For the time being, the United Kingdom remains a full member of the EU and rights and obligations continue to fully apply in and to the UK.
The United Kingdom (UK) is a constitutional monarchy with a parliamentary democracy with a head of government - the prime minister - and a head of state - the monarch. The UK consists of 4 countries: England, Scotland, Wales and Northern Ireland. The last 3 have devolved administrations with varying powers. The UK also has varying degrees of links with 3 crown dependencies - the Isle of Man, Guernsey and Jersey. These are not part of the UK, but the British government is responsible for their defence and international representation. The country has also 14 overseas territories which are not formally part of the UK or (except Gibraltar) the EU. Location on the EU map
The most important sectors of the UK’s economy in 2016 were wholesale and retail trade, transport, accommodation and food services (18.6 %), public administration, defence, education, human health and social work activities (18.2 %) and industry (13.0 %).
Intra-EU trade accounts for 47% of the United Kingdom’s exports (Germany 11%, France and the Netherlands and Ireland all 6%), while outside the EU 15% go to the United States and 5% to Switzerland.
In terms of imports, 51% come from EU Member States (Germany 14%, the Netherlands 7% and France 5%), while outside the EU 9% come from both the United States and China.
On 23 June 2016 citizens of the United Kingdom (UK) voted to leave the European Union (EU). On 29 March 2017 the UK formally notified the European Council of its intention to leave the EU by triggering of Article 50 of the Lisbon Treaty.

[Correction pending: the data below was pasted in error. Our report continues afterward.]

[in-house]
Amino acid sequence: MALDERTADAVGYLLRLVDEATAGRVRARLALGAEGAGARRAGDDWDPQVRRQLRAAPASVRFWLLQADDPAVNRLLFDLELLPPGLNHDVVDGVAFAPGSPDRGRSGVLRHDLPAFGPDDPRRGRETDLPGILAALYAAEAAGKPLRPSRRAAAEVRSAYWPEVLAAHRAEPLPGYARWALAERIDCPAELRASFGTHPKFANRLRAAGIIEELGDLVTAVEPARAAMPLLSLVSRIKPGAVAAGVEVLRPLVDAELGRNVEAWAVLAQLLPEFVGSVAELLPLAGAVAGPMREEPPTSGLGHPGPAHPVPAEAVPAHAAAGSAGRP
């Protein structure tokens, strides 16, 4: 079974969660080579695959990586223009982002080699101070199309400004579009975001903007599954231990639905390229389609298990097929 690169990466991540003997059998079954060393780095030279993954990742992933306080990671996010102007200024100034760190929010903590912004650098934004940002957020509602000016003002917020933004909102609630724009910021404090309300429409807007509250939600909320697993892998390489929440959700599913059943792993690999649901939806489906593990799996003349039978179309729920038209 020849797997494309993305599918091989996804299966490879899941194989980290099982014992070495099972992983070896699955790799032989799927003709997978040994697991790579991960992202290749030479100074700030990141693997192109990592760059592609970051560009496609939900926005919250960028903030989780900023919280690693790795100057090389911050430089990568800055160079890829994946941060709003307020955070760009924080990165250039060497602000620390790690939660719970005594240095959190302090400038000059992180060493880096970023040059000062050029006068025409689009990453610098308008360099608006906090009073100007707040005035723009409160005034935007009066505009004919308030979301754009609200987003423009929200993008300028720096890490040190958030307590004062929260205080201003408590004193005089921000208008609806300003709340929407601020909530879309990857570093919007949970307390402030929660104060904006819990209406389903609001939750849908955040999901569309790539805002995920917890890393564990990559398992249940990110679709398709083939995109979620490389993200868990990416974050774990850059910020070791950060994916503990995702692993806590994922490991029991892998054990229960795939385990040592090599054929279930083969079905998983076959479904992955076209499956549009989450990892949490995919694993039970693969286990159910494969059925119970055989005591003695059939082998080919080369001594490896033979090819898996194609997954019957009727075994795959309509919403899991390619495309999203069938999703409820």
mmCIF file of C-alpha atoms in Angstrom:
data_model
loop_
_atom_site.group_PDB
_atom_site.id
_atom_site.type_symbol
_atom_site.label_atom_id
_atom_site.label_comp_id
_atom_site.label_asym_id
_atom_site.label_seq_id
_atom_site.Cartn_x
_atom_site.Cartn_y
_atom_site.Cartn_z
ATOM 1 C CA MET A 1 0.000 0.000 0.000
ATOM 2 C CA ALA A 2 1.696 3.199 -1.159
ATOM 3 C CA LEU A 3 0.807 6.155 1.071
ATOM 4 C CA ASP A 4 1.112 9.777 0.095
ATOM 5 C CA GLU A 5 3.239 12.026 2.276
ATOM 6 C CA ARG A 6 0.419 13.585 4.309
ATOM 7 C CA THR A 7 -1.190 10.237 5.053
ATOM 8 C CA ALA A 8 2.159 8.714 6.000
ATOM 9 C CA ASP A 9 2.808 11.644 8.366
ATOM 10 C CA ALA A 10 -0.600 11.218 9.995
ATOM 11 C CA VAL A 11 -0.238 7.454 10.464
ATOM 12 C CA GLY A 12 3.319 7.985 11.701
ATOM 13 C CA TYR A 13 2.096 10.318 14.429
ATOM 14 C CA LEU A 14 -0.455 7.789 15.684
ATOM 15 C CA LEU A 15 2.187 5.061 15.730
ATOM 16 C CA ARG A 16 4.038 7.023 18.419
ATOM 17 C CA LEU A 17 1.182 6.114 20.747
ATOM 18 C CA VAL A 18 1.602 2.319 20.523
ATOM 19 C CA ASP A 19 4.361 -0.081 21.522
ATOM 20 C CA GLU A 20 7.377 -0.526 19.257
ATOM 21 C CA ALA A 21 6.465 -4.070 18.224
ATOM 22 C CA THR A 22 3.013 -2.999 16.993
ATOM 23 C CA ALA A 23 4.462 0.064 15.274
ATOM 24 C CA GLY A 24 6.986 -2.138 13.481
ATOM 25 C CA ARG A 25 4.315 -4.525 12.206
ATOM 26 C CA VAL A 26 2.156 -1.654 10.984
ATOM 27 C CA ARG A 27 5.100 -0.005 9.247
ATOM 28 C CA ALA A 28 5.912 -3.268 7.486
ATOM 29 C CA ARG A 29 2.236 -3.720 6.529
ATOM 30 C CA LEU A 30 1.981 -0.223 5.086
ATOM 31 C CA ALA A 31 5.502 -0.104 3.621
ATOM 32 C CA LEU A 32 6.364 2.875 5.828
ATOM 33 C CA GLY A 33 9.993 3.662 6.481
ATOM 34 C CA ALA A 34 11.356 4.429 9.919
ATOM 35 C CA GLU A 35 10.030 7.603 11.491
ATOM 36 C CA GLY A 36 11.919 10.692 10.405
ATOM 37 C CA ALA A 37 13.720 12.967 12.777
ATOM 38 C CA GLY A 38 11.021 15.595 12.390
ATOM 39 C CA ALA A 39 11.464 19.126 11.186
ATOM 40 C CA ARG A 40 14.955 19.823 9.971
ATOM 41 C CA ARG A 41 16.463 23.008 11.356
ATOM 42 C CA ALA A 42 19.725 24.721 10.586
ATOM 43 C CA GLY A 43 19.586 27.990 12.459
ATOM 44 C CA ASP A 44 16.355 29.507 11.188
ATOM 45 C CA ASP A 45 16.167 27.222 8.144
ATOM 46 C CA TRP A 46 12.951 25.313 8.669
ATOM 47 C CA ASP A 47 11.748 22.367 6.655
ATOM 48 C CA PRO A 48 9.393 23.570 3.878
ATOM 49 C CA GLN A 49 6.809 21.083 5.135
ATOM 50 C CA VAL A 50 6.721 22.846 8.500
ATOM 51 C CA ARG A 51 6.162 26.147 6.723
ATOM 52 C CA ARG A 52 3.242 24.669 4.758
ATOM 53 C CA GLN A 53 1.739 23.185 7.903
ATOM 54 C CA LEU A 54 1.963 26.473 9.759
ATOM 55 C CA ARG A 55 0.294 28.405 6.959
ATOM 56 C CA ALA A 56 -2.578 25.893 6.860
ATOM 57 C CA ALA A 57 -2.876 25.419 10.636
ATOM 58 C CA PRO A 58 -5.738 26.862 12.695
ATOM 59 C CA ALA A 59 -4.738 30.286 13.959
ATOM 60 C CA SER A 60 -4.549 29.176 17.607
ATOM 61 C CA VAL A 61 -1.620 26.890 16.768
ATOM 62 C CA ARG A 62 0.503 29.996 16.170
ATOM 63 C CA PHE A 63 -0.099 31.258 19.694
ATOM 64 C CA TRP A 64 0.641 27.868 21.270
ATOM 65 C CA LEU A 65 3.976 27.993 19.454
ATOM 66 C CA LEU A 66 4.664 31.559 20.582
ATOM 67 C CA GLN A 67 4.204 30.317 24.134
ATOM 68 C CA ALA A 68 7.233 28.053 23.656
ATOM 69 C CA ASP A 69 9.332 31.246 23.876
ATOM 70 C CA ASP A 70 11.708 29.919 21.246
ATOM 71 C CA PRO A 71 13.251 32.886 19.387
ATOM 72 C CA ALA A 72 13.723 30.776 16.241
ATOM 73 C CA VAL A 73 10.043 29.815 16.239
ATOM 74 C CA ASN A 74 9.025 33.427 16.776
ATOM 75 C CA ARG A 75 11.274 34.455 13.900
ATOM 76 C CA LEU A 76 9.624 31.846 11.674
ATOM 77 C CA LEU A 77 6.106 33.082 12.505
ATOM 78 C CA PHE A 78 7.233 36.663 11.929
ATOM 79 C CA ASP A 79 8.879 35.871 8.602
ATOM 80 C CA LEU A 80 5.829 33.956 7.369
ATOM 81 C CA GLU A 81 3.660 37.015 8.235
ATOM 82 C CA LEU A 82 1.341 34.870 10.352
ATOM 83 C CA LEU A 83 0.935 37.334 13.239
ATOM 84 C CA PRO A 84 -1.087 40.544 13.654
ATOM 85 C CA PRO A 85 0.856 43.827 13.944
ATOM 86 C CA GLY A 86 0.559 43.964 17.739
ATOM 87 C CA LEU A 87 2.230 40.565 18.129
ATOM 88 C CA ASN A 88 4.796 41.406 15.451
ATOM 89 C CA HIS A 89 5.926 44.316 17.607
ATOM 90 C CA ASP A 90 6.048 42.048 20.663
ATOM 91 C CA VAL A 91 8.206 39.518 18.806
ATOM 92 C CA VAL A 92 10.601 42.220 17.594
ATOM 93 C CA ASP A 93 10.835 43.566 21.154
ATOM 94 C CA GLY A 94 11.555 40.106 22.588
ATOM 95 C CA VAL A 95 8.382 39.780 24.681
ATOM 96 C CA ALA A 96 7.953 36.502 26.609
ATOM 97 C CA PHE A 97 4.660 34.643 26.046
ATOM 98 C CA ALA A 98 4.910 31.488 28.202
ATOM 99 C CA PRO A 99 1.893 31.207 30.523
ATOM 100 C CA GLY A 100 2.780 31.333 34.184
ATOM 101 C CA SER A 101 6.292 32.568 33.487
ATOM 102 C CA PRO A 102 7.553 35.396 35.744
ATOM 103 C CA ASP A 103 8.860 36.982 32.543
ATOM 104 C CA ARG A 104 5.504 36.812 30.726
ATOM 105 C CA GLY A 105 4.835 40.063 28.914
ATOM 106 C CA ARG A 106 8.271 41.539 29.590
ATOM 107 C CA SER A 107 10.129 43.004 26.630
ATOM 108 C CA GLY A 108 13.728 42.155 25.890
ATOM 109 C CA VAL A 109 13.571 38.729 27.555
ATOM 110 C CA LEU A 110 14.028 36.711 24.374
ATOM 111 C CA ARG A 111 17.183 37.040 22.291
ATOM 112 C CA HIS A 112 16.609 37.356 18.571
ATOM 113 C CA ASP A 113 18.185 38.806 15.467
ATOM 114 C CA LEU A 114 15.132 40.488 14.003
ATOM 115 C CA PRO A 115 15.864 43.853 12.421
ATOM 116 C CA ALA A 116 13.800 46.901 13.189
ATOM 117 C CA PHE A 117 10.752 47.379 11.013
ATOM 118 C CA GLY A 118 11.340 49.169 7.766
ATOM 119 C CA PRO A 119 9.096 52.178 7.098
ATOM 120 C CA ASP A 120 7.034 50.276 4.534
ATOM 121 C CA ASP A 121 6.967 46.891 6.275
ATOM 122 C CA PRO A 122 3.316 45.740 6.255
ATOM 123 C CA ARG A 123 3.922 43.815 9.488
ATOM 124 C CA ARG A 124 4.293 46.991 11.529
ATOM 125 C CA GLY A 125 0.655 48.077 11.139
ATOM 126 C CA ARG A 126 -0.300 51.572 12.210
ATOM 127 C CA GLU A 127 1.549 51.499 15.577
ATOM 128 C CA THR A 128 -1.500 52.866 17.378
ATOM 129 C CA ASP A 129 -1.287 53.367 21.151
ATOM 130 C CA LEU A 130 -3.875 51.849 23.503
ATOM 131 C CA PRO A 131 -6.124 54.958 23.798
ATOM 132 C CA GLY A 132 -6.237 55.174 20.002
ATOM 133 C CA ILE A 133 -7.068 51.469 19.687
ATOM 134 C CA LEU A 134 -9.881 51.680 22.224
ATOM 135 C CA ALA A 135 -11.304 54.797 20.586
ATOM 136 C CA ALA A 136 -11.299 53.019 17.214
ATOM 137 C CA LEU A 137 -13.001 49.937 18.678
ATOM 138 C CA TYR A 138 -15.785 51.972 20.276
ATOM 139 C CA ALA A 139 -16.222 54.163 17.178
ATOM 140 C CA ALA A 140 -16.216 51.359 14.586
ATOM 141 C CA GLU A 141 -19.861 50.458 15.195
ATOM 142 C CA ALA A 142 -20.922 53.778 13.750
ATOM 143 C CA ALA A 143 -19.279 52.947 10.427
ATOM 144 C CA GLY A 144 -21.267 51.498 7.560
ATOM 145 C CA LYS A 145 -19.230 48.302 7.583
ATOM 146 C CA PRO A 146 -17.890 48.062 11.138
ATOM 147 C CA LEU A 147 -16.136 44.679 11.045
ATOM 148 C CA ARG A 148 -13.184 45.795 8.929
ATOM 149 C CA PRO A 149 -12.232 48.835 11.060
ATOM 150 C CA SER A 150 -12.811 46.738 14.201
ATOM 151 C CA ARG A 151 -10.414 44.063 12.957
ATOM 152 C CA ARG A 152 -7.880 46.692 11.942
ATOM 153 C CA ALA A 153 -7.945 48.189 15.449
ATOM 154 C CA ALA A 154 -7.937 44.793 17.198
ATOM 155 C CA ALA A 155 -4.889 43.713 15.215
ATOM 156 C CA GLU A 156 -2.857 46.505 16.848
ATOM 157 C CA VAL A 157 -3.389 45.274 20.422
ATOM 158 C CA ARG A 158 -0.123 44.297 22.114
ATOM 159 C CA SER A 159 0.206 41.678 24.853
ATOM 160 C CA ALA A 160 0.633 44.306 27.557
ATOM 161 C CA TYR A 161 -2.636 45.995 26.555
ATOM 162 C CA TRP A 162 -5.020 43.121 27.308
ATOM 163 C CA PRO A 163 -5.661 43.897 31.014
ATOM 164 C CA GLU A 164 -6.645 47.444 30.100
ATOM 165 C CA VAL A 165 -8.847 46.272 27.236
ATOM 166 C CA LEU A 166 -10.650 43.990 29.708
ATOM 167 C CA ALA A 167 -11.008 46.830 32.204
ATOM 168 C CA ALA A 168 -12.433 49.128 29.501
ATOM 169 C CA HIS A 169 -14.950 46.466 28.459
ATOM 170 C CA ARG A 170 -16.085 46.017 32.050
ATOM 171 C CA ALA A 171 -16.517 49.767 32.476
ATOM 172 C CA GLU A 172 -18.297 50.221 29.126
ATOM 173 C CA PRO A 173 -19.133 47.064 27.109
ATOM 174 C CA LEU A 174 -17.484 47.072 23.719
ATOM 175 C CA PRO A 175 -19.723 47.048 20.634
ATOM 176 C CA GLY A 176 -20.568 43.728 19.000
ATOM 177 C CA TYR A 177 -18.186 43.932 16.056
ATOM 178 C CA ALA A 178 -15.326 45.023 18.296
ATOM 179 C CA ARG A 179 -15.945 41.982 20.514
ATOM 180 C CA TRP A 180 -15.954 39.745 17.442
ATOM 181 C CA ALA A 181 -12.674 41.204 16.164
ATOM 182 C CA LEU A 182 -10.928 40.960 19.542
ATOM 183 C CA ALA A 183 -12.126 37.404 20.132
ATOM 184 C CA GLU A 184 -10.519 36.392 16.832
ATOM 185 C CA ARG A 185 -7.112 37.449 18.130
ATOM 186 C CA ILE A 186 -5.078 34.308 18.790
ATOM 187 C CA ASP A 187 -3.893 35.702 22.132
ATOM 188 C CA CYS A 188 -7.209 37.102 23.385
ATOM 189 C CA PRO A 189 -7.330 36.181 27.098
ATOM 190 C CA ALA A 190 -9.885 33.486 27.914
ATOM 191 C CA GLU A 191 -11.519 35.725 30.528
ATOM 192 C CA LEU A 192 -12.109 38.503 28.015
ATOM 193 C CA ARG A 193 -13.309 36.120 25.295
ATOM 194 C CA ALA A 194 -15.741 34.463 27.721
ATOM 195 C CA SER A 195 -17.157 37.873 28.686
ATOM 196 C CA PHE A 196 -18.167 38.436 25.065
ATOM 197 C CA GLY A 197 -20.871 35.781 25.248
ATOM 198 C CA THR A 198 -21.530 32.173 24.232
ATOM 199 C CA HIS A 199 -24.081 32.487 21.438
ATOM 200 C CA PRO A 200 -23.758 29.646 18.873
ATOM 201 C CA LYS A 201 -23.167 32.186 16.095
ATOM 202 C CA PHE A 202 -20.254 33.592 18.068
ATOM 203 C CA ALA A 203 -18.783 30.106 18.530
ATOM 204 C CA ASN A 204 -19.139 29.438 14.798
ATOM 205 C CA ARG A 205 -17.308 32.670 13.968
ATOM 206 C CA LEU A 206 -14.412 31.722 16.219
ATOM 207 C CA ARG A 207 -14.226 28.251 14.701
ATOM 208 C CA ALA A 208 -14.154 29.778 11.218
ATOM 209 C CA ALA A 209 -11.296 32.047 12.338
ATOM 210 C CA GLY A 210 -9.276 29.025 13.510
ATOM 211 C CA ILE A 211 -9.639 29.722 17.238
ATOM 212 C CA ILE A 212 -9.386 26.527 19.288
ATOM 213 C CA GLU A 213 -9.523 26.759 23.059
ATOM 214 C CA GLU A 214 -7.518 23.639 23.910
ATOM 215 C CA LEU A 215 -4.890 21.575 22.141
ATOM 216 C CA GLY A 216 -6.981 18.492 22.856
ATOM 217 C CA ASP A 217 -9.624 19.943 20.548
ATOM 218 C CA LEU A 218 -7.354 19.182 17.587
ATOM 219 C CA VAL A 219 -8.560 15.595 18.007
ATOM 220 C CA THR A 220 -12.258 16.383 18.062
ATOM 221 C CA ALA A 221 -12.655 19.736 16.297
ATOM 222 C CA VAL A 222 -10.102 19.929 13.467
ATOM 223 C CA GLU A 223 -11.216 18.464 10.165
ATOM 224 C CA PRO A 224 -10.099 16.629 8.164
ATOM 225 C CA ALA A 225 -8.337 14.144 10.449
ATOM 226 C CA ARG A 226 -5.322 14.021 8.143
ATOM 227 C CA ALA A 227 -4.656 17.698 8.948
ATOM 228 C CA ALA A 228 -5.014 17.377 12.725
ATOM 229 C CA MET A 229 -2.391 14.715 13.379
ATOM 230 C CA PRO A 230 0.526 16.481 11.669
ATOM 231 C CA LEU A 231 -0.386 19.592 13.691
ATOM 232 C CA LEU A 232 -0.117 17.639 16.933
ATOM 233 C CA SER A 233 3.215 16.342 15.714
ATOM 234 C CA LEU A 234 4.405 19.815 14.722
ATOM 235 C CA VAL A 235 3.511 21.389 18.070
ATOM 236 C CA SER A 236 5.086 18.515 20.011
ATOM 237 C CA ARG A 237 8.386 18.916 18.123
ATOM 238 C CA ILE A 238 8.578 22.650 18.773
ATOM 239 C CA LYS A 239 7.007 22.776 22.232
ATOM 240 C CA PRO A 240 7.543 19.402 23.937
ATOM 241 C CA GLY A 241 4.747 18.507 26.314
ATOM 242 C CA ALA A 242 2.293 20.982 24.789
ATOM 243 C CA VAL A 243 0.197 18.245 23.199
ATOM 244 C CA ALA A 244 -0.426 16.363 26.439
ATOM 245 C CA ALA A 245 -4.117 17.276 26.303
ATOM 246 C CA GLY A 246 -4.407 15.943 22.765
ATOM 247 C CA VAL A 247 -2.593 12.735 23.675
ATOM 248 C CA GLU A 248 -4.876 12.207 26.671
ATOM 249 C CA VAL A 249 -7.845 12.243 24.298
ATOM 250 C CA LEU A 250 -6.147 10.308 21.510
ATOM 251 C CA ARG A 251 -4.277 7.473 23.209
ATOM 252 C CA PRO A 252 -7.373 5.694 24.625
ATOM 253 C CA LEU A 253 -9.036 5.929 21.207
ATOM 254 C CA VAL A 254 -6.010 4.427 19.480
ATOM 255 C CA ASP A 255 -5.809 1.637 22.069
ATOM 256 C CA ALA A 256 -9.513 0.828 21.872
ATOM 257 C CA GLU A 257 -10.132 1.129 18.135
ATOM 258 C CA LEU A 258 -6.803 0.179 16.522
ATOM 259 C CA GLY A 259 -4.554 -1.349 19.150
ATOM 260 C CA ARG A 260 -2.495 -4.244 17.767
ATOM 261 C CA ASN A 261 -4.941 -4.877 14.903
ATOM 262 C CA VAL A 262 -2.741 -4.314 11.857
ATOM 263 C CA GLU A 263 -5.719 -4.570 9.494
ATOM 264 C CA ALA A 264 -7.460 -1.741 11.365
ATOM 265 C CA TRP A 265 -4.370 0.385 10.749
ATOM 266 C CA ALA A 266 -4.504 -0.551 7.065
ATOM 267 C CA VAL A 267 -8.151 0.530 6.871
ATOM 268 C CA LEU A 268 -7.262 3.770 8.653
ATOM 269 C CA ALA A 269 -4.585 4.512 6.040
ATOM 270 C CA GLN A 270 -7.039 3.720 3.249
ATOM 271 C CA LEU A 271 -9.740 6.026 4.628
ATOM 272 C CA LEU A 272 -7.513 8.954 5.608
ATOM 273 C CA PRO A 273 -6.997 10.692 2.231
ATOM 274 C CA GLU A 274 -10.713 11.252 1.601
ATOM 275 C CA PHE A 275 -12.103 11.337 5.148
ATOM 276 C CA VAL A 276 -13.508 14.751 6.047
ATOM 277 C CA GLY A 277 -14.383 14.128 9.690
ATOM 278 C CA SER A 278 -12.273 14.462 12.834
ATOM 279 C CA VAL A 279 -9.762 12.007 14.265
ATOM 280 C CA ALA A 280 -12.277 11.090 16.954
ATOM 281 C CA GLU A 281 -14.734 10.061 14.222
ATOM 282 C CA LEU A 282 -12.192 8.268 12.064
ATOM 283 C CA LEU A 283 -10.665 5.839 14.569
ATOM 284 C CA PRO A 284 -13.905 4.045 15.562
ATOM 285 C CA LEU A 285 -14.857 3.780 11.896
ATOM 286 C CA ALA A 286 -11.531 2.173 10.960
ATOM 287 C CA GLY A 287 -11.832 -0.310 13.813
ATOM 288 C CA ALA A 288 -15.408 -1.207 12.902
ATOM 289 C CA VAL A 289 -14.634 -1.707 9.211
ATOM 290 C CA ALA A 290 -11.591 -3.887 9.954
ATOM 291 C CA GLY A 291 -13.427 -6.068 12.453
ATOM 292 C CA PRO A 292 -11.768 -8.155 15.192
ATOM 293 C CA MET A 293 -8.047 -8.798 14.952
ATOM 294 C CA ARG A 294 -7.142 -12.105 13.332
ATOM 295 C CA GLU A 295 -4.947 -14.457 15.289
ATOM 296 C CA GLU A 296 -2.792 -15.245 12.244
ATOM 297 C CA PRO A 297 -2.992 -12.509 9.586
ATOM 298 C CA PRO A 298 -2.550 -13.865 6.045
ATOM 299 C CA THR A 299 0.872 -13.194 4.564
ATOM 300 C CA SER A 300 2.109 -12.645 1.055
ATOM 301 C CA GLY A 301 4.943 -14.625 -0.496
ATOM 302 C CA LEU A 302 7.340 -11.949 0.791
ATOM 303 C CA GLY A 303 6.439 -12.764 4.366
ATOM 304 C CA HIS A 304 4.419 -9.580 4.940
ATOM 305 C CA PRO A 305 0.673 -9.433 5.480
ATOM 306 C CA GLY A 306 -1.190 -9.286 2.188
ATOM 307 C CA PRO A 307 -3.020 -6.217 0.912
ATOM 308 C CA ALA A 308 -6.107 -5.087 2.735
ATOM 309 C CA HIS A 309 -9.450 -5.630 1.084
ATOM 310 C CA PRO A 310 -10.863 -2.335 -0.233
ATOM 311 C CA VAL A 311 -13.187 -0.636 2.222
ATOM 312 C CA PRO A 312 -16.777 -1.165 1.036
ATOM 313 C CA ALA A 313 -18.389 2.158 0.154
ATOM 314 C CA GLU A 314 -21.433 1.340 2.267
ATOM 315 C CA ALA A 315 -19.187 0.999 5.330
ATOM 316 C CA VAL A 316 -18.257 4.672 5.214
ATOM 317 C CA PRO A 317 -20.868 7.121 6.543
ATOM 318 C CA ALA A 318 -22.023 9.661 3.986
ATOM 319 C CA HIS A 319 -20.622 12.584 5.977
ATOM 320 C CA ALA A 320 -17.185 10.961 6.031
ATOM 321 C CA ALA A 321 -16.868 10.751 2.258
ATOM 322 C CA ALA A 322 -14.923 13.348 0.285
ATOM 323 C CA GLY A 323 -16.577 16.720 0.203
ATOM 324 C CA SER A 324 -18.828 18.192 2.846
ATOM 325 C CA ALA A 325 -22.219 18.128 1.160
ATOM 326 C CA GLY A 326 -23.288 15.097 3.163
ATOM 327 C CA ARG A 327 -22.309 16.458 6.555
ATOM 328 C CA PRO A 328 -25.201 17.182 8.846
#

For the time being, the United Kingdom remains a full member of the EU and rights and obligations continue to fully apply in and to the UK. - Read full statement
In the Council of the EU, national ministers meet regularly to adopt EU laws and coordinate policies. Council meetings are regularly attended by representatives from the UK government, depending on the policy area being addressed.
The Council of the EU doesn't have a permanent, single-person president (like e.g. the Commission or Parliament). Instead, its work is led by the country holding the Council presidency, which rotates every 6 months.
During these 6 months, ministers from that country's government chair and help determine the agenda of Council meetings in each policy area, and facilitate dialogue with the other EU institutions.
Dates of UK presidencies:
Jan-Jun 1977 | Jul-Dec 1981 | Jul-Dec 1992 | Jan-Jun 1998 | Jul-Dec 2005
The following link is a redirection to an external websiteCurrent presidency of the Council of the EU
The Commission is represented in each EU country by a local office, called a "representation".
The United Kingdom has 24 representatives on the European Economic and Social Committee. This advisory body – representing employers, workers and other interest groups – is consulted on proposed laws, to get a better idea of the possible changes to work and social situations in member countries.
The United Kingdom has 18 representatives on the European Committee of the Regions, the EU's assembly of regional and local representatives. This advisory body is consulted on proposed laws, to ensure these laws take account of the perspective from each region of the EU.
The UK also communicates with the EU institutions through its permanent representation in Brussels. As the United Kingdom's "embassy to the EU", its main task is to ensure that the country's interests and policies are pursued as effectively as possible in the EU.
Member countries' financial contributions to the EU budget are shared fairly, according to means. The larger your country's economy, the more it pays – and vice versa. The EU budget doesn't aim to redistribute wealth, but rather to focus on the needs of all Europeans as a whole.
Breakdown of the UK's finances with the EU in 2016:
More figures on the EU budget, revenue and spending:
The money paid into the EU budget by the UK helps fund programmes and projects in all EU countries - like building roads, subsidising researchers and protecting the environment.
Find out more about how the United Kingdom benefits from EU funding.